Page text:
Introduction to Cloud Native & Analysis Ready Data Formats¶
|Lessons||Estimated Time to Complete||Link|
|Introduction to Cloud Native Data Types||15 minutes||presentation|
|Hands on with GeoJSON||30 minutes||GeoJSON.io|
|Hands on with Cloud Optimized GeoTIFF||30 minutes||cogeo.org|
|Hands on with XArray & Zarr||30 minutes||Xarray, Zarr|
|Hands on with Cloud Optimized Point Clouds||30 minutes||COPC|
|Hands on with Spatio-Temporal Asset Catalogs||30 minutes||STAC|
|Summary and Conclusion||5 minutes|
- a laptop with an active wifi connection
helpful but not required¶
Why "cloud native"?¶
There is a shift happening in the way we use Earth Observation System data to do research and management. Cloud data storage technologies have advanced at such a pace that we can now find and explore massive amounts of data via our web browser. At the same time online platforms with specialized software and hardware offer general data science and machine learning tools to explore these online datasets.
With these advances it is easier to foster collaborations, promote data-driven discovery, drive scientific innovation, increase transparency and improve reproducibility.
Many of us have been participants in "sneaker net" and "mail order" data delivery ordering and managing data transfers over physical media. These data are then processed on our workstations and laptop computers and ultimately put on external hard drives or uploaded back to national data services. GIS data have changed hands for years over conventional internet protocols (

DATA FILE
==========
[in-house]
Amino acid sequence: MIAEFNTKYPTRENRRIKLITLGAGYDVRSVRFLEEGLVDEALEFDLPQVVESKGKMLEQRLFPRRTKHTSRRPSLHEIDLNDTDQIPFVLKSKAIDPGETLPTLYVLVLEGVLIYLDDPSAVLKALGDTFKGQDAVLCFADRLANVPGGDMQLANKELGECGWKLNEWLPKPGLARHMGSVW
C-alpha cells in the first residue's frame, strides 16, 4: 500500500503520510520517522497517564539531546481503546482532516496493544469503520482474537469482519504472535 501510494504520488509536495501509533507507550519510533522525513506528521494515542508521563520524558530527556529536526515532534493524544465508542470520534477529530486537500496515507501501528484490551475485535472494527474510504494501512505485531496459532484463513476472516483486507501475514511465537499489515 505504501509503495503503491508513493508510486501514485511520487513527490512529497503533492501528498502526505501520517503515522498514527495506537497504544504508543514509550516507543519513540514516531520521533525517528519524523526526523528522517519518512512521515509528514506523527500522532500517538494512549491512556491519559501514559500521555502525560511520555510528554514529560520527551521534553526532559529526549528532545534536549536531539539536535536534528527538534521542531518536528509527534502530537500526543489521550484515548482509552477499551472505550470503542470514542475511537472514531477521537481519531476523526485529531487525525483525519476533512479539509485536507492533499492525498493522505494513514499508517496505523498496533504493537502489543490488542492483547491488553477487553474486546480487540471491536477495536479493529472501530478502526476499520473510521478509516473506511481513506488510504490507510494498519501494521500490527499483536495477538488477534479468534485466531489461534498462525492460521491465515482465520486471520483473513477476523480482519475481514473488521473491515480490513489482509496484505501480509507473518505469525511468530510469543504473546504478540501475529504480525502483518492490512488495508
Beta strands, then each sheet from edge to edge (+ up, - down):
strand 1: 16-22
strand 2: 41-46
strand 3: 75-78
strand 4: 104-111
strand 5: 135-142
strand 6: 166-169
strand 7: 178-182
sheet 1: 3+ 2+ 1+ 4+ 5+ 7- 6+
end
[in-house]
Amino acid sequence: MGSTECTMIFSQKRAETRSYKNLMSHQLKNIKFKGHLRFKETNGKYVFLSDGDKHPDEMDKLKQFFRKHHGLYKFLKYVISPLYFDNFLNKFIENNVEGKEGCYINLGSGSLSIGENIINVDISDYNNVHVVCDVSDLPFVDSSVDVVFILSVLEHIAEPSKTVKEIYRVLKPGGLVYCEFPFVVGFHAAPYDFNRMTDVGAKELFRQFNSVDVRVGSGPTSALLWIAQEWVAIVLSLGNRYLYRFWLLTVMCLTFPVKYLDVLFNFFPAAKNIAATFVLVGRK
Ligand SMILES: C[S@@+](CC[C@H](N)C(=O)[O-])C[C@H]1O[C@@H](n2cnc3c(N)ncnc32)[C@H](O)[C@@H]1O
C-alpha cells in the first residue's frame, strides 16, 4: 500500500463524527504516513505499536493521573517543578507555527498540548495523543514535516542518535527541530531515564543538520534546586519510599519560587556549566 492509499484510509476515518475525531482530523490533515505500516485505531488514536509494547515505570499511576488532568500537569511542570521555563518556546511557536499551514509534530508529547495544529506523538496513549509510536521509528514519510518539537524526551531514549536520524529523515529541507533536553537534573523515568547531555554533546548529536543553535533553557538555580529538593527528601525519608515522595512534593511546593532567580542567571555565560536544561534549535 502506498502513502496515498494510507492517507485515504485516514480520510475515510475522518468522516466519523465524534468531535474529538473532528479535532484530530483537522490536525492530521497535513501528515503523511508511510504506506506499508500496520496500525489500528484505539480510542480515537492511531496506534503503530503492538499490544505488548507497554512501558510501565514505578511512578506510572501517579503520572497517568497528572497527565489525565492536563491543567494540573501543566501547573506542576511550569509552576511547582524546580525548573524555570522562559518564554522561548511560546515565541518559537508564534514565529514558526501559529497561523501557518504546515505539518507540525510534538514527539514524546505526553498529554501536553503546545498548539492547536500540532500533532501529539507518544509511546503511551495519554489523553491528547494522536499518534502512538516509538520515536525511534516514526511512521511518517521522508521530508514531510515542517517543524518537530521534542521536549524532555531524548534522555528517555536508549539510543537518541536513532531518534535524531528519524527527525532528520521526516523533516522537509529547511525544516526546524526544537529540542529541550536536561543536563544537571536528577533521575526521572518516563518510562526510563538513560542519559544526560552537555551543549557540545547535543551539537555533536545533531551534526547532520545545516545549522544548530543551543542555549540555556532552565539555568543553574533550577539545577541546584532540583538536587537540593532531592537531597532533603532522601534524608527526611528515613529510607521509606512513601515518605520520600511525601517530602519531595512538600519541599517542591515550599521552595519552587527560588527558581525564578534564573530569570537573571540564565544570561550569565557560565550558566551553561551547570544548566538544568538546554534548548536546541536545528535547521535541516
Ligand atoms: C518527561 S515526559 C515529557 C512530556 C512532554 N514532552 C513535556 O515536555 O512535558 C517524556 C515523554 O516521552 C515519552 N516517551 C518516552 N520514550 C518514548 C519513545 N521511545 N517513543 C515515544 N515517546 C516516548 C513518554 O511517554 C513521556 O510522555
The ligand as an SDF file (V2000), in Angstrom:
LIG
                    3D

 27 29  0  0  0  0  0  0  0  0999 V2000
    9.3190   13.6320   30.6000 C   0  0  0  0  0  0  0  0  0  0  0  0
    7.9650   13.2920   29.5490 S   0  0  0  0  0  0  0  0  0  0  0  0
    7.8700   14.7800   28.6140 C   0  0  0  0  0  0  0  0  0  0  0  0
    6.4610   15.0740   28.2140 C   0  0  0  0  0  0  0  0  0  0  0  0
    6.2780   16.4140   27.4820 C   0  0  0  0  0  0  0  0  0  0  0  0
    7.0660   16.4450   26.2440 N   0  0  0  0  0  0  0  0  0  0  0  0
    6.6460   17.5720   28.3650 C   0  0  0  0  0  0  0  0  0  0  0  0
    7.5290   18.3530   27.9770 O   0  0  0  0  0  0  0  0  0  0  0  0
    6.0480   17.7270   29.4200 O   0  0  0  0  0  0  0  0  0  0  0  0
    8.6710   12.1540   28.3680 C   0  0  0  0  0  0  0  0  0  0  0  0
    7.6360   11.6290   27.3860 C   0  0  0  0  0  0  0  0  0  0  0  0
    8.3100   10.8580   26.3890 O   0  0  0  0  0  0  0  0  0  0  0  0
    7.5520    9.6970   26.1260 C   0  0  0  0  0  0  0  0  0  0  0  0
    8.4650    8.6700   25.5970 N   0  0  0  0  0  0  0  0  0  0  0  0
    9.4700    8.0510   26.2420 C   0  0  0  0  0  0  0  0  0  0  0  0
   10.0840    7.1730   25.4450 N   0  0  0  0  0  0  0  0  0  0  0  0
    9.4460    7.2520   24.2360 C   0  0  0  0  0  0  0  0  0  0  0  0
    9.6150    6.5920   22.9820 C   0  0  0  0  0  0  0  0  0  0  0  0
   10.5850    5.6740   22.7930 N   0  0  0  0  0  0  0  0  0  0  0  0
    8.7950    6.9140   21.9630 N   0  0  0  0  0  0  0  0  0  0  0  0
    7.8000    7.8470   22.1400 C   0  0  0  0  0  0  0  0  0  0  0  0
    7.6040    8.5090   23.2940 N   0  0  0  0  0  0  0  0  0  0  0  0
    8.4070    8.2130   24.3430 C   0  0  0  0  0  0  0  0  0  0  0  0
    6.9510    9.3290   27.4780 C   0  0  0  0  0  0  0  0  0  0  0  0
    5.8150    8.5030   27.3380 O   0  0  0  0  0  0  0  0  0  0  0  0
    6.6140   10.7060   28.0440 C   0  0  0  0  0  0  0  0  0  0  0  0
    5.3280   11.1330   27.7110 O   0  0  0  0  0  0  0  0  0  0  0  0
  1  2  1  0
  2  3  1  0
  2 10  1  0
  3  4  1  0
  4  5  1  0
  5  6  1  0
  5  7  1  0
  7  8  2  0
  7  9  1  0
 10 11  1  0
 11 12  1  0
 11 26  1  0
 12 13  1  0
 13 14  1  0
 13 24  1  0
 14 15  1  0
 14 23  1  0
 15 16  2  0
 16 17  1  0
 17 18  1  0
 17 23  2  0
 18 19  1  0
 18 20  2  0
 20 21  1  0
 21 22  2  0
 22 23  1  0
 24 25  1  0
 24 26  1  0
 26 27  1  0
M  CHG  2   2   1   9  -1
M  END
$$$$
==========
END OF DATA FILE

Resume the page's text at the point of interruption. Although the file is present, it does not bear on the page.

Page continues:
ftp://, and newer
s3://), where datasets are preferentially DOWNLOADED to our local compute resources and worked on.
"Cloud Native" means you are no longer looking to download all of your GIS data. Instead, we send our "code" and our execution tasks to the "Cloud" where the data are processed, and serviced over a variety of commercial cloud providers who are already hosting these large geospatial datasets (often free of cost to us). Results can be viewed in the browser, or streamed in reduced formats back to our local computers.
Cloud-native and "Analysis Ready Data" formats allow us to work with large datasets on the cloud easily and rather painlessly.
The new approach to data sharing, focused on object storage rather than file downloads. This cloud platform approach is scalable and instead of moving data to processing systems near users as is the tradition, brings processing, computing, analytics and visualization to data – so called data proximate workbench capabilities, sometimes also referred to as server-side processing.
(Open Architecture for scalable cloud-based data analytics. From Abernathey, Ryan (2020): Data Access Modes in Science.)
Gentemann, C. L., et al. (2021). “Science Storms the Cloud”. AGU Advances, 2, e2020AV000354. https://doi.org/10.1029/2020AV000354
Abernathey, R. P. et al. (2021) "Cloud-Native Repositories for Big Scientific Data," in Computing in Science & Engineering, vol. 23, no. 2, pp. 26-35, 1 March-April 2021, https://doi.org/10.1109/MCSE.2021.3059437